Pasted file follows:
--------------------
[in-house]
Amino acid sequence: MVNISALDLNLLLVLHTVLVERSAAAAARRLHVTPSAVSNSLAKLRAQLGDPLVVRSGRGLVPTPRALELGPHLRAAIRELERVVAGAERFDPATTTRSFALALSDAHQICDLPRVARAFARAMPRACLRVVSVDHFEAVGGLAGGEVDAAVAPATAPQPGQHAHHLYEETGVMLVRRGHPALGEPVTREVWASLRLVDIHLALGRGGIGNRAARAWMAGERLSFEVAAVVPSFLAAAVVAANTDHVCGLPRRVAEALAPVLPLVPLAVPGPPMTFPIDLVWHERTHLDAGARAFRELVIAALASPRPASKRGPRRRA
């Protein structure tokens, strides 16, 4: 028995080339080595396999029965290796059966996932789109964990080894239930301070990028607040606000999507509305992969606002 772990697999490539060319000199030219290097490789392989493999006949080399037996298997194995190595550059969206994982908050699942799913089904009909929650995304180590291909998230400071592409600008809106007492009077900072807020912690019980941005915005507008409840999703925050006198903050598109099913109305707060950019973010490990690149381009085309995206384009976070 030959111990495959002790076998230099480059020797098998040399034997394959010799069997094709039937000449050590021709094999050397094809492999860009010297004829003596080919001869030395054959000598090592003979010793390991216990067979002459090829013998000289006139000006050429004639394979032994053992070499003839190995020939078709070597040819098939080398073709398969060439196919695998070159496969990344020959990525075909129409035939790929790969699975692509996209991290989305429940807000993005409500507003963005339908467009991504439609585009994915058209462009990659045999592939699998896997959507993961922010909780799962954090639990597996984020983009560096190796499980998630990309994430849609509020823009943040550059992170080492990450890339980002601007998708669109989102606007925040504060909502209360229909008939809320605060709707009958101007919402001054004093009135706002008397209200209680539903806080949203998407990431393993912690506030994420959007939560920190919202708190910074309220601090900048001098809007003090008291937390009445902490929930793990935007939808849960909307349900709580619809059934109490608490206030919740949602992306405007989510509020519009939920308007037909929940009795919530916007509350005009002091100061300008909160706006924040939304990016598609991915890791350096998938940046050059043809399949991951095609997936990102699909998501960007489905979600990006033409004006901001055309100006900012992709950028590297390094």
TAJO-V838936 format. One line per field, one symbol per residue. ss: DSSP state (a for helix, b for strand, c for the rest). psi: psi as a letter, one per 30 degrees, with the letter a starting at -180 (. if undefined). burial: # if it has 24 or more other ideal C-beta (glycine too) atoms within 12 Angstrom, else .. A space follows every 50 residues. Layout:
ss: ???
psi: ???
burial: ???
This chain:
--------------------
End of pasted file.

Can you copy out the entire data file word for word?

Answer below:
[in-house]
Amino acid sequence: MVNISALDLNLLLVLHTVLVERSAAAAARRLHVTPSAVSNSLAKLRAQLGDPLVVRSGRGLVPTPRALELGPHLRAAIRELERVVAGAERFDPATTTRSFALALSDAHQICDLPRVARAFARAMPRACLRVVSVDHFEAVGGLAGGEVDAAVAPATAPQPGQHAHHLYEETGVMLVRRGHPALGEPVTREVWASLRLVDIHLALGRGGIGNRAARAWMAGERLSFEVAAVVPSFLAAAVVAANTDHVCGLPRRVAEALAPVLPLVPLAVPGPPMTFPIDLVWHERTHLDAGARAFRELVIAALASPRPASKRGPRRRA
């Protein structure tokens, strides 16, 4: 028995080339080595396999029965290796059966996932789109964990080894239930301070990028607040606000999507509305992969606002 772990697999490539060319000199030219290097490789392989493999006949080399037996298997194995190595550059969206994982908050699942799913089904009909929650995304180590291909998230400071592409600008809106007492009077900072807020912690019980941005915005507008409840999703925050006198903050598109099913109305707060950019973010490990690149381009085309995206384009976070 030959111990495959002790076998230099480059020797098998040399034997394959010799069997094709039937000449050590021709094999050397094809492999860009010297004829003596080919001869030395054959000598090592003979010793390991216990067979002459090829013998000289006139000006050429004639394979032994053992070499003839190995020939078709070597040819098939080398073709398969060439196919695998070159496969990344020959990525075909129409035939790929790969699975692509996209991290989305429940807000993005409500507003963005339908467009991504439609585009994915058209462009990659045999592939699998896997959507993961922010909780799962954090639990597996984020983009560096190796499980998630990309994430849609509020823009943040550059992170080492990450890339980002601007998708669109989102606007925040504060909502209360229909008939809320605060709707009958101007919402001054004093009135706002008397209200209680539903806080949203998407990431393993912690506030994420959007939560920190919202708190910074309220601090900048001098809007003090008291937390009445902490929930793990935007939808849960909307349900709580619809059934109490608490206030919740949602992306405007989510509020519009939920308007037909929940009795919530916007509350005009002091100061300008909160706006924040939304990016598609991915890791350096998938940046050059043809399949991951095609997936990102699909998501960007489905979600990006033409004006901001055309100006900012992709950028590297390094």
TAJO-V838936 format. One line per field, one symbol per residue. ss: DSSP state (a for helix, b for strand, c for the rest). psi: psi as a letter, one per 30 degrees, with the letter a starting at -180 (. if undefined). burial: # if it has 24 or more other ideal C-beta (glycine too) atoms within 12 Angstrom, else .. A space follows every 50 residues. Layout:
ss: ???
psi: ???
burial: ???
This chain: